Does Menstruation and Hormones Affect Sleep?
According to Forbes Magazine, 40% of adults in the United States get less than six hours of sleep on a daily basis; so it only makes sense that many of us are constantly relying on that morning cup of joe.
The National Sleep Foundation states that when compared, women need more sleep than men. Biological conditions unique to women like menstruation, pregnancy, and menopause, can affect how well a woman sleeps; which may be a contributor of women getting only six hours and 40 minutes per night. This is because the changing levels of hormones a woman experiences throughout the month and over her lifetime, like estrogen and progesterone, have an impact on sleep. But when does being “sleepy” cross the line of being unhealthy and when it can signify that something else is wrong?
What Causes Anemia?
Excessive or prolonged menstruation can sometimes cause a condition known as anemia. Anemia occurs when the amount of circulating red blood cells is decreased. Hemoglobin, a protein in red blood cells that allow them to carry oxygen to other bodily tissues, is measured in order to determine if you might have anemia.
If your period is heavy or lengthy, your body tries to keep up and make enough red blood cells to support your system. When it is unable to, it automatically starts converting iron stores to make hemoglobin, which can then carry oxygen within the red blood cells. If your iron stores are becoming depleted, you may start to notice various signs such as fatigue, weakness, or dizziness.
Constantly Tired During the Day
Fatigue is one of the most common signs of an iron deficiency – anemia. Since tiredness is often considered a normal part of a busy, active life, it’s often difficult for doctors to diagnose anemia with this symptom alone. Many people with anemia experience low energy as well as a feeling of weakness or complete exhaustion. It’s normal for someone to feel not fully awake in the morning or exhausted after a long day at work; however, if you’re feeling tired throughout the day, this may be a sign.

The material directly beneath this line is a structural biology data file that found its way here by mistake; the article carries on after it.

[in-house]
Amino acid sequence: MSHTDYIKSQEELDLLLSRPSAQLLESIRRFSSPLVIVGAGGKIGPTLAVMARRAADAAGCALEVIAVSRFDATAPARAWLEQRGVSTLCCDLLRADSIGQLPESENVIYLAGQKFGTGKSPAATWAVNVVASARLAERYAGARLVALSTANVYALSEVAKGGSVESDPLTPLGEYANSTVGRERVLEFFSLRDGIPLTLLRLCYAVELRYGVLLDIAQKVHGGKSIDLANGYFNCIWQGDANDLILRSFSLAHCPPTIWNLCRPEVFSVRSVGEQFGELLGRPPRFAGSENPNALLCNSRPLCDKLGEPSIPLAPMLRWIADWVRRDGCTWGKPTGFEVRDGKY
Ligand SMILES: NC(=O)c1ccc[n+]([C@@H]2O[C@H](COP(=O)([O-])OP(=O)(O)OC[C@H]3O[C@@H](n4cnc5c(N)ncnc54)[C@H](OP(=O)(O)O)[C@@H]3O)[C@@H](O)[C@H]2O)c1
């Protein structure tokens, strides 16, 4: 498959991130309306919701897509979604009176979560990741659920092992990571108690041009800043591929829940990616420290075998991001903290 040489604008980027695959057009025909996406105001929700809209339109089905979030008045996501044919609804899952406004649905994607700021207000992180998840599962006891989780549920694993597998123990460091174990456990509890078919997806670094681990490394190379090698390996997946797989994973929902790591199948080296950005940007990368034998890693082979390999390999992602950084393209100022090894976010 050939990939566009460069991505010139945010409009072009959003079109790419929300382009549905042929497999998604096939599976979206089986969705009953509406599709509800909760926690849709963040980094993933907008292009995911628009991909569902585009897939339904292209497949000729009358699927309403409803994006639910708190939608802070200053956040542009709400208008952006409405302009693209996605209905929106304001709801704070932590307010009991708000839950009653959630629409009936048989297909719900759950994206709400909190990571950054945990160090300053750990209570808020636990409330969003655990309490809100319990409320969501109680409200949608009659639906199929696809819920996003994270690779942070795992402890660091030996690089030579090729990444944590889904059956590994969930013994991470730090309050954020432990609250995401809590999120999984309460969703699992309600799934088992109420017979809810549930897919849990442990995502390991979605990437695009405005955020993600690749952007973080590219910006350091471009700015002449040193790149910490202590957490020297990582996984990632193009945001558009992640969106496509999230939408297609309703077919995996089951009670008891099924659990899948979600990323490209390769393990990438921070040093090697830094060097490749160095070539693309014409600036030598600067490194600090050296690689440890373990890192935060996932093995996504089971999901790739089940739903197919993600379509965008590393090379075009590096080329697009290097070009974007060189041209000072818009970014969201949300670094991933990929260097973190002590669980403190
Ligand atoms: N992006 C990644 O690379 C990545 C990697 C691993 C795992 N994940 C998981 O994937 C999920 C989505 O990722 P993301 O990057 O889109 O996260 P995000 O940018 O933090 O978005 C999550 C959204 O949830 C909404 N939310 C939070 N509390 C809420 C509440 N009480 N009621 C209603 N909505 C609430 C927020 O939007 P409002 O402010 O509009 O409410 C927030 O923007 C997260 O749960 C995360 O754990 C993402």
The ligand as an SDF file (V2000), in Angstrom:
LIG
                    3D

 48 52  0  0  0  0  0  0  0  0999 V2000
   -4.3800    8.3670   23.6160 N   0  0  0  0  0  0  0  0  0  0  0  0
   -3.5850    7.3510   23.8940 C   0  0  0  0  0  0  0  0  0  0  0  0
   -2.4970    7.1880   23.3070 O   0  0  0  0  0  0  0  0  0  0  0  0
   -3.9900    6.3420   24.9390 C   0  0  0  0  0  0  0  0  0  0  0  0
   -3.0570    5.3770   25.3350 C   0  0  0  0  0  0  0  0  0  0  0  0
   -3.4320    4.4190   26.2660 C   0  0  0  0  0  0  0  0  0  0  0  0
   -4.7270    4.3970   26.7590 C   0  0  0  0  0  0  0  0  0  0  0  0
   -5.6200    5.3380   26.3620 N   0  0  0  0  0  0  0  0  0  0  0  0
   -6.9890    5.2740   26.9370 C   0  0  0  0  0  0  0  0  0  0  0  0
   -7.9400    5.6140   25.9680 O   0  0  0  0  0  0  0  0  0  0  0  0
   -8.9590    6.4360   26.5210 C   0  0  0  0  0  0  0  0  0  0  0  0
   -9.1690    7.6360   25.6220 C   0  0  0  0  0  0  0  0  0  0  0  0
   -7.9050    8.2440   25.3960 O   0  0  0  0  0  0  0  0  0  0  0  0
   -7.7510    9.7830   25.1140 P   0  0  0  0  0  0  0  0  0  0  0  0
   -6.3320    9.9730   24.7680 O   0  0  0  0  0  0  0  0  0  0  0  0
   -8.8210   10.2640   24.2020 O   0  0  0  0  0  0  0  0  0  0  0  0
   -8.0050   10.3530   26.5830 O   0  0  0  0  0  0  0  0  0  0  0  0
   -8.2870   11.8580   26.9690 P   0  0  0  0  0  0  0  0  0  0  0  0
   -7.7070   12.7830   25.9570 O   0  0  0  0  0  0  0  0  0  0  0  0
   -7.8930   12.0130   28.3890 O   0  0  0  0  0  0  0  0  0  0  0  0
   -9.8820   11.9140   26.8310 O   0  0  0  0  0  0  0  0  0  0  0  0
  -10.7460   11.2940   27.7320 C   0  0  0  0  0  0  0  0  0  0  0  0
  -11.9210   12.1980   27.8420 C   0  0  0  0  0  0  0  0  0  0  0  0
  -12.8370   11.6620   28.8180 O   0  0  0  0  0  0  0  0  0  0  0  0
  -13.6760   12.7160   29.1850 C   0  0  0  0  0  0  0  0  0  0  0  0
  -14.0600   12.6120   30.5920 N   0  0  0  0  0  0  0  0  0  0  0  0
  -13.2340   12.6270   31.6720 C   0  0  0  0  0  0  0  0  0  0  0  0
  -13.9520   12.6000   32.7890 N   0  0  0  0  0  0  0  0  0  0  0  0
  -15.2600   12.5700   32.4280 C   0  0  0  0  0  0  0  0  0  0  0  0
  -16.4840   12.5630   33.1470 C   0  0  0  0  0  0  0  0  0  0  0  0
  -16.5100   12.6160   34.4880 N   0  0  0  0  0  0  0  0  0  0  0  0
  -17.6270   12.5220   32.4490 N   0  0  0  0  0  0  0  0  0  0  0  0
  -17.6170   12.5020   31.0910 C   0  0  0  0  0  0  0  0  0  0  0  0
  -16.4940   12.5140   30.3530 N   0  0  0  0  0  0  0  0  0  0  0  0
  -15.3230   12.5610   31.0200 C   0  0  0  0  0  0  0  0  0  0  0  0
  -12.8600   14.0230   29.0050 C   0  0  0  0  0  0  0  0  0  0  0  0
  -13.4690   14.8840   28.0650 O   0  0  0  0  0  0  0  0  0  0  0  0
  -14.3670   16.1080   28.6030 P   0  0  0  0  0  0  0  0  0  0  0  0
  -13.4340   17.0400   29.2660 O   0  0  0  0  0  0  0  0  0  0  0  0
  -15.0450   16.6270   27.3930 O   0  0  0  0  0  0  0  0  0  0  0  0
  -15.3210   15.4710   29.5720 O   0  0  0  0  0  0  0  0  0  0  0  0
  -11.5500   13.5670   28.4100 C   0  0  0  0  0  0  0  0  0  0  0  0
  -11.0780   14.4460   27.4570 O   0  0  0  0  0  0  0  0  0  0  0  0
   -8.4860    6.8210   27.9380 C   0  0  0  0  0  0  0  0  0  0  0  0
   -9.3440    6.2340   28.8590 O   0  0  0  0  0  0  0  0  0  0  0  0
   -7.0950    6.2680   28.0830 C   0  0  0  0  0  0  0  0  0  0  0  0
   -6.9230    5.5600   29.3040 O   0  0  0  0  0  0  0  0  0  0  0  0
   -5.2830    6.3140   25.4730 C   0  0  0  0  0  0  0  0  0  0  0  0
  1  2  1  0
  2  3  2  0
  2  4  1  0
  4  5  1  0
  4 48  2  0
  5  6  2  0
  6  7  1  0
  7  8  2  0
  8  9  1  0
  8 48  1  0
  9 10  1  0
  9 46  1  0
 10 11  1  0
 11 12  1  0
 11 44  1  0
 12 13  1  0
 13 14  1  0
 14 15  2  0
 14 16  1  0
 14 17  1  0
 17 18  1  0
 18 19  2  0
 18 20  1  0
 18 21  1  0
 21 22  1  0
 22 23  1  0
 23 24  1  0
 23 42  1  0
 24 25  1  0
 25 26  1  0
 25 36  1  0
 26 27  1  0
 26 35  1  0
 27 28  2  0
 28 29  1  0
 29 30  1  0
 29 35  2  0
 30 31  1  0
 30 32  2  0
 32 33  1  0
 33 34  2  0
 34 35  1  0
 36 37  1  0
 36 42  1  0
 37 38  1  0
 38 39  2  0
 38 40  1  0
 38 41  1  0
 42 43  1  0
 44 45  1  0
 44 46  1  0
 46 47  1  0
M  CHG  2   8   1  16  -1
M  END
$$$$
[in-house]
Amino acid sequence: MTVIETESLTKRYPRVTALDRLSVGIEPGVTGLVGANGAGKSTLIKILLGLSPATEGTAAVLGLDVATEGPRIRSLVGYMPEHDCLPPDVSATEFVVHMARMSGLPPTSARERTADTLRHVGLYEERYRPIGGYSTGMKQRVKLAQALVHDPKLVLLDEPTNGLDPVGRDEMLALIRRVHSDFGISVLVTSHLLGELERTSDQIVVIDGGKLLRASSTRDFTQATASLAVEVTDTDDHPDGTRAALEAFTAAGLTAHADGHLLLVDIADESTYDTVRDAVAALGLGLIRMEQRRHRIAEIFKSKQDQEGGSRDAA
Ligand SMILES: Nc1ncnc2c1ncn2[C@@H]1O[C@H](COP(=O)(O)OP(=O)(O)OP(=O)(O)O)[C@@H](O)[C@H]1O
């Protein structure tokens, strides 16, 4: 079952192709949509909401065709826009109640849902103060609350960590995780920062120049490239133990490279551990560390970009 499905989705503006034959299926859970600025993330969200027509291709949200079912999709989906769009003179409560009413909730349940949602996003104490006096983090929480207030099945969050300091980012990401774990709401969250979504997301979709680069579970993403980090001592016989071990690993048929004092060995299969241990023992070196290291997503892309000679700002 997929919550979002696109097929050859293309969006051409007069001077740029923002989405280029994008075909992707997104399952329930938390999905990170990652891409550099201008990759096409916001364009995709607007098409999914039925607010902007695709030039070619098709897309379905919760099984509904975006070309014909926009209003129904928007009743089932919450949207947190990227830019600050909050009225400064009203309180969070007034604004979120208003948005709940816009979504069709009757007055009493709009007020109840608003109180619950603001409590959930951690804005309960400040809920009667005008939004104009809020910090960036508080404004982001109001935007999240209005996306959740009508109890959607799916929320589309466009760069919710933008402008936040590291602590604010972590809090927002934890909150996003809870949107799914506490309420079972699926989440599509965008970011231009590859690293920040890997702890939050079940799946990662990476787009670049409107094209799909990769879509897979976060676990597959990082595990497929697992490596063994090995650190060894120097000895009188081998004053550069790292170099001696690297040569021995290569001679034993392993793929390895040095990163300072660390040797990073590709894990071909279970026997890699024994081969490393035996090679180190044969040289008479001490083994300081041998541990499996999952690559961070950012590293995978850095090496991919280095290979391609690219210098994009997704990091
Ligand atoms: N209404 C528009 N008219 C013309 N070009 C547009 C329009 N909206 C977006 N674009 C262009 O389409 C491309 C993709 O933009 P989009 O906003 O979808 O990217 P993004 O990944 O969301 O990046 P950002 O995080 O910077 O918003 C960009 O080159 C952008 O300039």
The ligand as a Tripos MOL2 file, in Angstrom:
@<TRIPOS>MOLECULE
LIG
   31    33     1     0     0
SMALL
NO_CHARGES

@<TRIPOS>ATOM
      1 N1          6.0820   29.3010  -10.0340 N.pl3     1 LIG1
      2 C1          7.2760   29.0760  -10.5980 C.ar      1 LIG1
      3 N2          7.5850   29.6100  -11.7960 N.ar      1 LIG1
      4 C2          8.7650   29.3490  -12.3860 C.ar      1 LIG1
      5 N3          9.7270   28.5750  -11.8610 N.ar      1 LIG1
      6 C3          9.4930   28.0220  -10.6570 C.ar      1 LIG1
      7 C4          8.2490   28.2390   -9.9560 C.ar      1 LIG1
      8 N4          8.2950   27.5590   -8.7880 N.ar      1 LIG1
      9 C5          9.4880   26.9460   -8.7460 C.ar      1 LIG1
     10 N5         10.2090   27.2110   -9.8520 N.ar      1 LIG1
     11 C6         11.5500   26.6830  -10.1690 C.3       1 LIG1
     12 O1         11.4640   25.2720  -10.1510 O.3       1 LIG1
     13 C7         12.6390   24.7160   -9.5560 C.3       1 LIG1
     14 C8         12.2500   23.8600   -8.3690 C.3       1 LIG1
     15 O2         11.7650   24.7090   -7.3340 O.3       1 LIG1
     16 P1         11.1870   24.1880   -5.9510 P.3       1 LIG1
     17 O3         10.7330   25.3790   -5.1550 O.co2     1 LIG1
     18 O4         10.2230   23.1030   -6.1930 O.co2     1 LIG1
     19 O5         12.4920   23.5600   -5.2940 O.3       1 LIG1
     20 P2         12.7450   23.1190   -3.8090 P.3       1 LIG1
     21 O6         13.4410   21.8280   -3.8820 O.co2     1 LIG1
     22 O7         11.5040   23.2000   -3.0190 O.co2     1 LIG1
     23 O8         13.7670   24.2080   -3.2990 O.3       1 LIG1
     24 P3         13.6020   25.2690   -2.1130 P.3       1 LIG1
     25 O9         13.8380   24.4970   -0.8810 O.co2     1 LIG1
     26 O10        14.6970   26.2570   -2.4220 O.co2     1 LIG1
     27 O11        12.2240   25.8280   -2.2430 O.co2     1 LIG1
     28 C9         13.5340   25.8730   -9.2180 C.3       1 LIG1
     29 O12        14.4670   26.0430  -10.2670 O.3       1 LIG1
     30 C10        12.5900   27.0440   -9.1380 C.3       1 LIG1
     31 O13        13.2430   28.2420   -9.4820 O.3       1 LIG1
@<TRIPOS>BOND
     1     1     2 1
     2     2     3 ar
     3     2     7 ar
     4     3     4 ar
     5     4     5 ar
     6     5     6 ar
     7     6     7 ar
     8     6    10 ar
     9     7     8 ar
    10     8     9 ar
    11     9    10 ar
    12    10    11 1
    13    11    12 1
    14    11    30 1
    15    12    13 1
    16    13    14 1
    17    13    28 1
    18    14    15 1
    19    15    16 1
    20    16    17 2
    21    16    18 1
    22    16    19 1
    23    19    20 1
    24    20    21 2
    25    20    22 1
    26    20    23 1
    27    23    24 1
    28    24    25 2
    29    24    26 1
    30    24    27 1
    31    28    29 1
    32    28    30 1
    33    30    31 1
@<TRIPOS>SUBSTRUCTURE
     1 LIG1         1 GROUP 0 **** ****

Some women with anemia find that it becomes difficult to concentrate at work or school. If you’ve consumed enough water, eaten enough food, and had a good night’s sleep, but still struggle to concentrate, it is a good idea to track when this happens and talk to your doctor about these issues. Difficulty concentrating can be a sign of many different things, so this alone does not mean you have anemia.
Pale skin, especially around the eyes and face is more commonly seen in moderate to severe cases of anemia. This is caused by a decreased level of hemoglobin in your system, which is necessary to give blood its red color. When you have lower levels of hemoglobin, your skin may become white or light yellow.
Complications During Exercise
If you experience shortness of breath, unusually rapid heartbeat, dizziness, or headaches while exercising, it may indicate that you have anemia. Due to the fact that hemoglobin and red blood cells carry oxygen throughout the body, low levels can cause you to feel out of breath or dizzy. These are serious concerns; therefore, stop exercising immediately, drink water, and take slow deep breaths. If you feel that you are unable to regain your breath or are feeling extremely unwell, reach out to someone nearby to call your emergency help line.
If you find yourself out of breath doing normal, daily tasks that you used to find easy, such as walking the dog, driving, running errands, or climbing stairs, this could indicate anemia.
Issues Causing Poor Sleep
If you think your sleep is being interrupted causing you to be tired during the day, anemia might also be to blame. In recent years, many cases of restless legs and insomnia have been attributed back to an iron deficiency. If you’re feeling exhausted when you wake up, these may be contributors to your lack of sleep. It’s important to mention these to your doctor in order to rule out anemia.
Other, rarer symptoms of anemia caused by iron deficiency may include:
- Soreness of the mouth
- Dry or damaged hair, skin, and nails
- A hunger for strange substances also known as pica
- Cold hands and feet
- More frequent infections or immune system issues
The Connection Between Fibroids and Anemia
Uterine fibroids may cause heavy periods lasting more than 10 days a month or bleeding between menstrual cycles, which can lead some women to experience anemia caused by an iron deficiency. However, not everyone who has fibroids will get anemia. Many women with fibroids will not experience enough bleeding to cause anemia; although it’s important to understand that an iron deficiency can get worse over time if not addressed properly.
If you notice any of the above signs or symptoms, schedule an appointment at one of our 30 centers to get checked for uterine fibroids. Give us a call at 855-615-2555 or use our schedule online option and get instant insurance verification.